AC Comics revived Golden Age Daredevil, along with other Lev Gleason characters, changing his name to "Reddevil" for obvious trademark reasons. He hasn't been used much since.
(Columbia Comic Corporation)
Tony Trent was a radio newscaster. Sick of all the crimes he had to report, he concocted the crime-fighting identity of The Face - a hero with a mask so frightful it would terrify any criminal that gazed upon it. For a few years, he fought crime both as the crusading radio newscaster and as The Face. At some point during World War II, he decided to relinquish his costumed identity and join the army. Since then, he appeared as the Face a few times (mostly in flashback adventures), but, for the most part, he was a non-costumed adventurer. The end of the war didn't change that.
Before and after the war, he was assisted by his secretary, Babs Walsh, who is remarkable as far as female assistants go for:
a) Falling in love with Tony Trent rather then the Face (usually during the Golden Age, it was the other way around)
b) Figuring out Tony Trent's identity all on her lonesome (even if the way that happened was just a touch contrived).
The Face was briefly revived back in the 80s by Ace Comics. The company didn't last very long, making the revival short-lived.
To see a few samples of The Face's Golden Age adventures, click here and here
The Black Terror was a drug store owner named Bob Benton. While experimenting with "formic ether vapors", he had an accident with gave him super-powers. He became Black Terror and used his powers to fight all sorts of criminals, saboteurs and other villains. He was assisted by his young friend, Tim Roland, who worked as a delivery boy for the pharmacy. Tim wore the same costume as Black Terror. He may or may not have had the same powers as his mentor (the sources can't seem to agree on this one). And, in a trend that was depressingly common among Golden Age sidekicks, he didn't adopt a codename, choosing instead to go by his given name while in costume.
Black Terror had super-strength and a certain degree of invulnerability. As it was often the case with less prominent Golden Age characters, his powers were rather inconsistent between appearances.
In a bit of a curious trivia, his skull-and-crossbones logo was inspired by a bottle of medical poison Bob Benton saw shortly after the accident.
Out of all the characters featured in Superpowers, Black Terror had the most modern-day revivals. Eclipse Comics, AC Comics and Alan More's America's Best Comics imprint all had their own versions. Strictly speaking, the first version was more of a revamp then a revival. In AC version, Black Terror became a villain known as The Terrorist, while in ABC version, Black Terror became a computer program known as Terror 2000 that eventually went from creepy to downright psychotic. Let us hope this revival would have a gentler fate in store for this hero.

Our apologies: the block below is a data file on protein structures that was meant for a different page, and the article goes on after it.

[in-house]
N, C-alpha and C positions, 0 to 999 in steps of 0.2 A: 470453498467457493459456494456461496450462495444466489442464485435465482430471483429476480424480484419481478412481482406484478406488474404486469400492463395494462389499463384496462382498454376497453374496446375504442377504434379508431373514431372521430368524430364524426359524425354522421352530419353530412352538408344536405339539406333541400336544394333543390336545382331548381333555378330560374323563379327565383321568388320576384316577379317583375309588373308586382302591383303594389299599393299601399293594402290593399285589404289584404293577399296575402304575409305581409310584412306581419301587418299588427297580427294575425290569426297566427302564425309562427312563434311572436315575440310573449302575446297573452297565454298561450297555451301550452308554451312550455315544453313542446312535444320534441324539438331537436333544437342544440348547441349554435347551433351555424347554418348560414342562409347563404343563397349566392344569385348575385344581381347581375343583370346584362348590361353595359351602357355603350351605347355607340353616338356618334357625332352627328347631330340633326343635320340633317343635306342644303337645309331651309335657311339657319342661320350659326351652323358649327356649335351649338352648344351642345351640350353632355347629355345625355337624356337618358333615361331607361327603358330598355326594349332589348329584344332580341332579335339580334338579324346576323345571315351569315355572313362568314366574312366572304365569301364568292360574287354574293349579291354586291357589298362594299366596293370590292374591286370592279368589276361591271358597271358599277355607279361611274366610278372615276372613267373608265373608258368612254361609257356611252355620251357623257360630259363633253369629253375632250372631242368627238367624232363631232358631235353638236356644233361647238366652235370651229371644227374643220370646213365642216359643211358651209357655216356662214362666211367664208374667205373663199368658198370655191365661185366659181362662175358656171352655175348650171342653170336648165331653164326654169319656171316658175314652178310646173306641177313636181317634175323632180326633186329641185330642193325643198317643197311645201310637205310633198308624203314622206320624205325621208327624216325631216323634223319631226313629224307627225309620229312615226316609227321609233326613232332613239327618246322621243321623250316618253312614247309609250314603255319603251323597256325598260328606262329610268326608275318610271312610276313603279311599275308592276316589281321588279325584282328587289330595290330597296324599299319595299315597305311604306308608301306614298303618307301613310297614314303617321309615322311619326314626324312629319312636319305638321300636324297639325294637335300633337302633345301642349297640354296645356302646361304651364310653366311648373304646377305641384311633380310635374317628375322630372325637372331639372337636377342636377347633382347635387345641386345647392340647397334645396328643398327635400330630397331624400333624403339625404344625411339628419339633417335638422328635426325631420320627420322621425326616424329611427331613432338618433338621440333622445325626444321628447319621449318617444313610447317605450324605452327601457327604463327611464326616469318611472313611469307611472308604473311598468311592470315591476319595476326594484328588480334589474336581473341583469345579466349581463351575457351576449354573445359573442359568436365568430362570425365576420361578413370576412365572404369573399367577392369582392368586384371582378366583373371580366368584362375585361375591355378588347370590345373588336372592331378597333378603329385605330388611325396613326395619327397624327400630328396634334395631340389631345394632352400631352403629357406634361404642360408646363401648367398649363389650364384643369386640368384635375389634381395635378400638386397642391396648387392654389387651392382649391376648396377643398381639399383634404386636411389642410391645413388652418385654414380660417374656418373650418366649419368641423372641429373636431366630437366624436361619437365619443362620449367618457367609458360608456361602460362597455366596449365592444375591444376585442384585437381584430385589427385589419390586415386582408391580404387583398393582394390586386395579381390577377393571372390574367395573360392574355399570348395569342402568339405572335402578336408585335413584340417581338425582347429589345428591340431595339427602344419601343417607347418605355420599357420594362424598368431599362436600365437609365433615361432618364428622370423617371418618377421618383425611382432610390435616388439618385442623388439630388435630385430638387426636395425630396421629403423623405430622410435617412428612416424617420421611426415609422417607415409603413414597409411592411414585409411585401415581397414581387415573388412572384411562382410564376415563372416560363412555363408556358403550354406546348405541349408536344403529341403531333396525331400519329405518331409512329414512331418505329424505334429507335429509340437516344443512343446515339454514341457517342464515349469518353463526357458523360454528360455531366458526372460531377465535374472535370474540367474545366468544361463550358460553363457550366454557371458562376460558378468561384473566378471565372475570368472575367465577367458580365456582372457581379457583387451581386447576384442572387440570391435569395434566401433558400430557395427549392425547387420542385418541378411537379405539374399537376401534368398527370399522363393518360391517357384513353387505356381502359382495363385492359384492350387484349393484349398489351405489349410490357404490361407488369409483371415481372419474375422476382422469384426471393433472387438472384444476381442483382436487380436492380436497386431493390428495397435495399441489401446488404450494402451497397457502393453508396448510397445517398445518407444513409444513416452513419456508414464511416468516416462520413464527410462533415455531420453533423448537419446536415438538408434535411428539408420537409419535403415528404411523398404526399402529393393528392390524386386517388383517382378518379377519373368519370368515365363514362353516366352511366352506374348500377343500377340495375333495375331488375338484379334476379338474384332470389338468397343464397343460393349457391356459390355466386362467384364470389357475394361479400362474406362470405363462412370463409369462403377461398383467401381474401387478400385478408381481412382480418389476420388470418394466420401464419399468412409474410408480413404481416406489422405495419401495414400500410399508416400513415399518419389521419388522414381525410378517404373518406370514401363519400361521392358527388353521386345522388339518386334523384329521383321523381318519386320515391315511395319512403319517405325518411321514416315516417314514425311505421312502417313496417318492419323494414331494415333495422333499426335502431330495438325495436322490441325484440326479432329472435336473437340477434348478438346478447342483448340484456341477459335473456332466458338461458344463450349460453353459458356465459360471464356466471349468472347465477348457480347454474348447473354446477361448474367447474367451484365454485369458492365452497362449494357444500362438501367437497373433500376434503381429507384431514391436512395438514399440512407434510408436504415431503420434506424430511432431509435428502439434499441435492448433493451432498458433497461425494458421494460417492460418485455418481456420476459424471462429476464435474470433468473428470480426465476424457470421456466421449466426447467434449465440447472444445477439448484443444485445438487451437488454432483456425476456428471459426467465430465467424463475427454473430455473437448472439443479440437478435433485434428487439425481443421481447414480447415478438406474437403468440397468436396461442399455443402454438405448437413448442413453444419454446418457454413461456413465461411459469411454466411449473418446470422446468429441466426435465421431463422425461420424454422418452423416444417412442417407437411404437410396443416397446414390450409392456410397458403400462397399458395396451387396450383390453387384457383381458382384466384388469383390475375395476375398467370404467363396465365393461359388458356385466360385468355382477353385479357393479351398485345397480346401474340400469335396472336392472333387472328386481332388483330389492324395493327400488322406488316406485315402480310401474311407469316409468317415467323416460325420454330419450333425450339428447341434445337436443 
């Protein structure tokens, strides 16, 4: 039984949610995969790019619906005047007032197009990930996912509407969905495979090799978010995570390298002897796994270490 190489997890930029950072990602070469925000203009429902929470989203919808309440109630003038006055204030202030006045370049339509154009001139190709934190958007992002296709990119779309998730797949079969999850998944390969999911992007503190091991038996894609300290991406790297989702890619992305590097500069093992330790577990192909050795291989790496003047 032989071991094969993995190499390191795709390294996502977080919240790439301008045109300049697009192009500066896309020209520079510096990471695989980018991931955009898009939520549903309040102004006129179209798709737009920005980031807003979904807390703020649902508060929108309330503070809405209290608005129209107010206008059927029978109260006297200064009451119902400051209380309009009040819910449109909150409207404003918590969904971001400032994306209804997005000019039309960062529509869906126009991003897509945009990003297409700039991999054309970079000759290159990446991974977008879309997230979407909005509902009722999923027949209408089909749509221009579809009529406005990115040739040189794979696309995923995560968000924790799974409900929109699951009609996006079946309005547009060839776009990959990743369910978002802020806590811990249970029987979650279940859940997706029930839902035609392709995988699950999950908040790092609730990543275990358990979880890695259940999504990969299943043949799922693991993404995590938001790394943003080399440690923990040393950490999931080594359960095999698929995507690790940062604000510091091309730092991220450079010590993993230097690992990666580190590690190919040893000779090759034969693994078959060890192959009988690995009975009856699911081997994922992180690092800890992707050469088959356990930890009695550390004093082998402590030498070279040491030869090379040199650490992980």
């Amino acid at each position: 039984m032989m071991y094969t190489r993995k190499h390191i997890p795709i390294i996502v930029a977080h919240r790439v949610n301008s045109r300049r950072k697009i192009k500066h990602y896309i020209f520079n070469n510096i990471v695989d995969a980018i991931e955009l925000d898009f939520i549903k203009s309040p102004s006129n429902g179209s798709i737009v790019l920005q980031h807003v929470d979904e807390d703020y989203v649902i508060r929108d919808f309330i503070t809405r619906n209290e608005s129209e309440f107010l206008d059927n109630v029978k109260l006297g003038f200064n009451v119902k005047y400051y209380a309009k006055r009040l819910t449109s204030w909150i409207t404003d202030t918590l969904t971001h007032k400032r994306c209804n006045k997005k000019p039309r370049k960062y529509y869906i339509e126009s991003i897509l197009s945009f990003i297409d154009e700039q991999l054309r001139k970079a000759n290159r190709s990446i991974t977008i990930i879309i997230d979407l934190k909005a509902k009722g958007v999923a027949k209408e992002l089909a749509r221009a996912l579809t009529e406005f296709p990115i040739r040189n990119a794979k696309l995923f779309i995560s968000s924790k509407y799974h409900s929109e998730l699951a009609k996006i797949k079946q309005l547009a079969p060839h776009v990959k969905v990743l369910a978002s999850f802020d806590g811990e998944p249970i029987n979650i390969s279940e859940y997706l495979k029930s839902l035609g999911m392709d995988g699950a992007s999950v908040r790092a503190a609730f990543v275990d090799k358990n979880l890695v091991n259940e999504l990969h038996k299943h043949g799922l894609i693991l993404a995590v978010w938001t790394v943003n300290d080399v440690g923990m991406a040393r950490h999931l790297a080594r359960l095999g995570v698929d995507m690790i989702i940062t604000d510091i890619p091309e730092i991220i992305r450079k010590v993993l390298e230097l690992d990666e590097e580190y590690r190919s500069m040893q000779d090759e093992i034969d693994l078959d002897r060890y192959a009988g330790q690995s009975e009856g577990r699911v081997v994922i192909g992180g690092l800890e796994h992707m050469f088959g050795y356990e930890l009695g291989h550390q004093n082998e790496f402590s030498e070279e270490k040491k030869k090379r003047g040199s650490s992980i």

To see some samples of original Black Terror stories, click here and here
More to come...
Last edited by Strannik; 07-22-2007 at 06:25 PM.
Reason: Because, alas, typos happen
I like the concept but I'm a little wary concerning Alex Ross' involvement. He's a great artist who has a profound respect for the history of comics, but I'm not too fond of his heavy-handed attempts at the deification of superheroes. It was great in Kingdom Come, but it's become increasingly tedious with Earth X and Justice. The other thing that bothers me after reading the Newsarama interview is that he keeps referring to the characters in terms of DC/Marvel analogues. Granted, there aren't very many unique superhero archetypes out there outside of those established by the Big Two but I'm hoping this won't turn out to be just a case of him using these public domain characters as stand-ins for his favourite Superfriends.
Still, it'll be worth it just to see his (and Kreuger's) work alongside Ennis' and Robertson's decidedly irreverent and iconoclastic The Boys.
This sounds like a winner to me. I love the idea. I love the "forgotten" characters. The Black Terror & The 'Devil. Two of my favorites from the Golden Age that were overshadowed by the Big Guys (Superman, Namor, Capt Marvel,etc). There were so many characters created during the 40's - many were just awful but some deserve to be remembered...
Please tell me that typo isn't an accident.
Originally Posted by Strannik
Originally Posted by Jeff Brady
If only it wasn't an accident. If only it wasn't...
*hurries to change it*
I think it's hilarious; most of my coworkers are Chinese, so I hear it all the time. And since the character you were describing is also Chinese, well, my brain went into funny mode. No harm done, really.
Originally Posted by Strannik
Continued from previous bio post...
Pyroman was an electrical engineering student named Dick Martin. He was framed for murder and wound up sentenced to death, which, at the time, meant the electric chair. To most people, that sort of thing would be fatal, but Dick Martin not only absorbed all the voltage generated by the chair, but got electricity-based superpowers in the process. Apperantly, all the time he spent working around electricity changed him, making him a walking battery with limitless storage capacity. He used his newfound powers to clear his name. As Pyroman, he went on to fight crime, supervillains and foreign menaces most superheroes of his era tended to fight.